Whether the development of alloheimy leads to chain or leapfrog patterns could depend on the competitive relationships between individuals from the different populations, as explained in Chapter 22 (Cox 1968, Holmgren & Lundberg 1993,1 Bell 2000). If individuals in a higher latitude population settling in a wintering area were competitively superior to the individuals of the same species resident there, the immigrants could either eliminate the residents, or force them to become migratory, moving to lower latitudes for the non-breeding season, and thus setting up a system of chain migration (Bell 2000). If, on the other hand, the northern birds were inferior in competition with the more southern residents, the northern ones would benefit from moving to yet lower latitudes, thus becoming leapfrog migrants. Hence, whether one or other system developed could depend on the competitive relationships between individuals from different populations. Such competition might affect the behaviour of all members of the competing inferior population, leading to total segregation in wintering areas, or only some of them, leading to partial segregation in wintering areas.
This raises the question of how synheimy could persist, with populations from different breeding areas wintering together in the same area and taking the same foods. One way would be if they were each limited in numbers on their breeding areas, so that collectively they did not reach the limit of their shared wintering area, and hence did not compete seriously for resources there. Another way would be if they were limited either in breeding or wintering areas by factors other than resources, say by predators or parasites, which held the populations below the level at which serious competition for food occurred. A third way in which synheimy could persist is if the different populations differed in their ecology, reducing any potential competition between them. For example, in many areas resident populations of some species stay near their breeding places year-round, eating whatever foods are available there, while winter visitors of the same species from elsewhere move around from place to place, exploiting temporary abundances of food such as fruit crops or insect outbreaks (for Eurasian species in Africa see Chapter 24). The survival of both residents and migrants in the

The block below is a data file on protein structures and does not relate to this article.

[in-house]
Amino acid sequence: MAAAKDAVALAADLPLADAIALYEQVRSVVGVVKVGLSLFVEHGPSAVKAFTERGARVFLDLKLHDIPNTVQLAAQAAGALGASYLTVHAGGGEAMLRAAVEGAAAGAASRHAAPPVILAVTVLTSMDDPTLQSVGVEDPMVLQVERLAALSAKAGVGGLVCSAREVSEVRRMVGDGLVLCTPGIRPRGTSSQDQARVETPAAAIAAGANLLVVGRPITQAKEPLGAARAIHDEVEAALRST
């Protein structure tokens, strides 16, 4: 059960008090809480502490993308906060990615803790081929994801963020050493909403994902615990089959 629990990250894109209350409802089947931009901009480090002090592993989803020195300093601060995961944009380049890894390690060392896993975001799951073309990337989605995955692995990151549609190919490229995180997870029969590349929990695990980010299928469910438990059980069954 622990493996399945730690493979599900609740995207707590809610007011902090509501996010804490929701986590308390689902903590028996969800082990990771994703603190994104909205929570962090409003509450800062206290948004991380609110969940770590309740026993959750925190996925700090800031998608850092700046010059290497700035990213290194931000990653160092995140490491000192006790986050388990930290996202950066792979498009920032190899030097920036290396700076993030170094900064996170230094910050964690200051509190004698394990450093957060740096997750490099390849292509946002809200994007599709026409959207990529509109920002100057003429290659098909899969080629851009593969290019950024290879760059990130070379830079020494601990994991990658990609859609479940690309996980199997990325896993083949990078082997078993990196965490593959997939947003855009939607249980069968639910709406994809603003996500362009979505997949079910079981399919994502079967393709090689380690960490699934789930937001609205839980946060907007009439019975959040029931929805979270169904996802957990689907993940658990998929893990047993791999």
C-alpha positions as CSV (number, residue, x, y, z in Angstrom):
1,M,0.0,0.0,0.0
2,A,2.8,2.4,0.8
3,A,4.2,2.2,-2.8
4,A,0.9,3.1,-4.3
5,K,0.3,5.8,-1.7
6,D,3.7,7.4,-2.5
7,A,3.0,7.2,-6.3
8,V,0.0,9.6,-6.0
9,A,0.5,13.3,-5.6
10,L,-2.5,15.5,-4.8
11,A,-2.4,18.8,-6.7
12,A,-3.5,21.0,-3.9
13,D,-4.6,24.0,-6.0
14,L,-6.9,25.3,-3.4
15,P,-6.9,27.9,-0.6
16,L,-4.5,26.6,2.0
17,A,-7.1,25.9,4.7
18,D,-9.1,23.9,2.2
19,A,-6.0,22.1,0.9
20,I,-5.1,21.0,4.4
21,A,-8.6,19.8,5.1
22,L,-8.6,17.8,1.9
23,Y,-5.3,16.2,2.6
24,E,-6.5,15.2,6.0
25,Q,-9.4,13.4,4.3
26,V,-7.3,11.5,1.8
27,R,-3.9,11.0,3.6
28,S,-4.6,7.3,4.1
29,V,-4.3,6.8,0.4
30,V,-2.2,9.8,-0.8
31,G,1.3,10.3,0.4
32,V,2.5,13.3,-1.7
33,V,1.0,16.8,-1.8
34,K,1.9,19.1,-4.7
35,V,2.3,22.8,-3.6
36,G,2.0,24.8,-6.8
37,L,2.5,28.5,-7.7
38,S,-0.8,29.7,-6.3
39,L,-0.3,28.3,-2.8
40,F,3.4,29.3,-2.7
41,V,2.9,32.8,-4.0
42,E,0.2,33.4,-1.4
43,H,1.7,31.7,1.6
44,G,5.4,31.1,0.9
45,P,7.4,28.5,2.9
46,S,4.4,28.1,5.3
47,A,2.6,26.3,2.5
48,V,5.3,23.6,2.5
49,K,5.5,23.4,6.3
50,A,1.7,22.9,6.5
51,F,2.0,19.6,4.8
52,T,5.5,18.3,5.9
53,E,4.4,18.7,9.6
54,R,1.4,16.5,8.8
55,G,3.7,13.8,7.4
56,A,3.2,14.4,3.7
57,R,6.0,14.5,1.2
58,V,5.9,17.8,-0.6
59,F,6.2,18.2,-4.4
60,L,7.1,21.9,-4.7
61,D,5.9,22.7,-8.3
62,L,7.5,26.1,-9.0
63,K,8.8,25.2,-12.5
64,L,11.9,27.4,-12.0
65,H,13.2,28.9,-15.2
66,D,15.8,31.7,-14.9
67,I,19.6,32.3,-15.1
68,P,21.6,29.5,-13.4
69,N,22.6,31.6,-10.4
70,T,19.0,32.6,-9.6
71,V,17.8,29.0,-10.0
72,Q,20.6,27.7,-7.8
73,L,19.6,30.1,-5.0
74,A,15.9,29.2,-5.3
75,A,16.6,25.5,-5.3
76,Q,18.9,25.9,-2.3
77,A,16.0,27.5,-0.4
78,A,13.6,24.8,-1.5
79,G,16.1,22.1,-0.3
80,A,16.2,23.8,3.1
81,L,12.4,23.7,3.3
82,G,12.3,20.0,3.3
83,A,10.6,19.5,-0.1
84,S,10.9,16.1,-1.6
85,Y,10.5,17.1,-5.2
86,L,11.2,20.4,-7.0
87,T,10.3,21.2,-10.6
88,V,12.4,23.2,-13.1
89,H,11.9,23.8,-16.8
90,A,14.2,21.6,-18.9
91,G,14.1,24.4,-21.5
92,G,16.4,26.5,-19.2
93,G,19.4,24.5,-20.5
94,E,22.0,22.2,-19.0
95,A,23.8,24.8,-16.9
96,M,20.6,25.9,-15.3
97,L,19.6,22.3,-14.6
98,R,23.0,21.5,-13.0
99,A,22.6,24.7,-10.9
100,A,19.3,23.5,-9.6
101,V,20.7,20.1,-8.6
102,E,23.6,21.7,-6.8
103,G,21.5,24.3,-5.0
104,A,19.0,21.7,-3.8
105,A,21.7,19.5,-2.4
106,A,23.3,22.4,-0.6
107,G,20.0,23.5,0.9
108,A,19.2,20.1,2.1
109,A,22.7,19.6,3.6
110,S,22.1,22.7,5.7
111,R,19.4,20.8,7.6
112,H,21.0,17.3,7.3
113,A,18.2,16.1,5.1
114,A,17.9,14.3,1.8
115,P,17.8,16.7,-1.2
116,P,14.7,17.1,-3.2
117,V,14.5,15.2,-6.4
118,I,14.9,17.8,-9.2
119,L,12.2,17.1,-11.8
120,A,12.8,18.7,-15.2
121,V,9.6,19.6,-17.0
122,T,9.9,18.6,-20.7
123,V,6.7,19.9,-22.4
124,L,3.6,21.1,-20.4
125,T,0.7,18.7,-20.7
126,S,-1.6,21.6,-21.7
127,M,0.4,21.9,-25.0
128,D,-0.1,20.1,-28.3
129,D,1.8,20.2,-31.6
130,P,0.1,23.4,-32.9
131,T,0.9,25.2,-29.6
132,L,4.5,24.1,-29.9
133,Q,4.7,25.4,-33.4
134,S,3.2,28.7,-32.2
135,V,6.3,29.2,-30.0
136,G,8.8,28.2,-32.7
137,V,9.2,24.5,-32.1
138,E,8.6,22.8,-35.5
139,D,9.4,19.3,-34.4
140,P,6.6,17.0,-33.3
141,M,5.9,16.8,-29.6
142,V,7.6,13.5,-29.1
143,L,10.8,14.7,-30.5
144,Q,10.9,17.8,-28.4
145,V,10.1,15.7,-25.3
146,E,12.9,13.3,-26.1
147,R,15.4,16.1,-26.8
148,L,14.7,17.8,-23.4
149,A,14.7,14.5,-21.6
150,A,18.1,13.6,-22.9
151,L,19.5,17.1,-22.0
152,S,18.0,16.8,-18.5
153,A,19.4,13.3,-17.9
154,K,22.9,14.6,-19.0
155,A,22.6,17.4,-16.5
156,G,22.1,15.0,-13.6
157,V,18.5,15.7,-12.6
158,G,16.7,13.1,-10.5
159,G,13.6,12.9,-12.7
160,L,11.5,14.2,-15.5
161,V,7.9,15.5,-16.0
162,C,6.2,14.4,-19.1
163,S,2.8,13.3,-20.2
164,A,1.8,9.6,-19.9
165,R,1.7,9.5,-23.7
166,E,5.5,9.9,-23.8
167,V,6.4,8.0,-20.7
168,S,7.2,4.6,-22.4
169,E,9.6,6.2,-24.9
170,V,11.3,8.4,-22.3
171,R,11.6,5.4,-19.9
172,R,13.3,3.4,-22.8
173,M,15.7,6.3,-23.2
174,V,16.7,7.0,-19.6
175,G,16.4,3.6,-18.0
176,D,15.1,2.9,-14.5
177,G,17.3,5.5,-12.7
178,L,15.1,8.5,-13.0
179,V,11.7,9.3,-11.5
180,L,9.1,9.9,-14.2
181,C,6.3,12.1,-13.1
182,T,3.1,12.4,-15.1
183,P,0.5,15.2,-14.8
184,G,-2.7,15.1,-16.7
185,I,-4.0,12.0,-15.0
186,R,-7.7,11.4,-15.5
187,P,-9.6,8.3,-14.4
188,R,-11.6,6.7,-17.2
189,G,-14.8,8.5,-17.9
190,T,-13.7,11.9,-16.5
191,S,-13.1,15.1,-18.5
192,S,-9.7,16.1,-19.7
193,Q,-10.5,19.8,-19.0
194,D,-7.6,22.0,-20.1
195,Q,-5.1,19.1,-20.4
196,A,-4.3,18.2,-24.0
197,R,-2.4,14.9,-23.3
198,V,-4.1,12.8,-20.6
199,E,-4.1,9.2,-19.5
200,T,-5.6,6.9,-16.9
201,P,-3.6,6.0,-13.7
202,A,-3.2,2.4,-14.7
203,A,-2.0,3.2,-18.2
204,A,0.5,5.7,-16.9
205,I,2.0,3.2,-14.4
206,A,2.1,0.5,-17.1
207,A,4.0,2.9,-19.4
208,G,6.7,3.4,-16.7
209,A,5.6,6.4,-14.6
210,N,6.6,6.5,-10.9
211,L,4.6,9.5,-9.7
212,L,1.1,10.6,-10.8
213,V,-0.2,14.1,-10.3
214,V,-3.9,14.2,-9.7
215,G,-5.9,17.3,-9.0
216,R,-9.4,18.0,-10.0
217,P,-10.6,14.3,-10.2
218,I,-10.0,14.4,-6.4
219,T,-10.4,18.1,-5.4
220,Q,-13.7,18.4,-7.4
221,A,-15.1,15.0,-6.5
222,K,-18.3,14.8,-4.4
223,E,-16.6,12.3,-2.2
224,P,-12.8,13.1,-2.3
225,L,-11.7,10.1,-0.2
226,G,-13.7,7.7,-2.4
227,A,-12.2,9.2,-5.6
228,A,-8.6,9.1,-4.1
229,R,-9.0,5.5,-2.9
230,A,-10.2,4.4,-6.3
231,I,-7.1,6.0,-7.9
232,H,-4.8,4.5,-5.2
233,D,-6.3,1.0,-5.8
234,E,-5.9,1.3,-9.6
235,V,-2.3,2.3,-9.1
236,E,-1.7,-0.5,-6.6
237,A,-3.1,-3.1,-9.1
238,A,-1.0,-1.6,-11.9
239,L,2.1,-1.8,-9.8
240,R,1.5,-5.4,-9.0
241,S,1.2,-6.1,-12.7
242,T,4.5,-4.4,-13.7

1Holmgren & Lundberg (1993) formalised patterns of migration depending on whether dominance at a given wintering area was mediated by prior occupancy or by body size, latitudinal gradients in suitability for breeding and wintering and the cost of migration. In their models, chain immigration would result if both breeding and wintering suitability gradients increase towards lower latitudes and dominance is due to body size, or if breeding suitability increases to higher latitudes and wintering suitability to lower latitudes, and dominance is due to prior occupancy.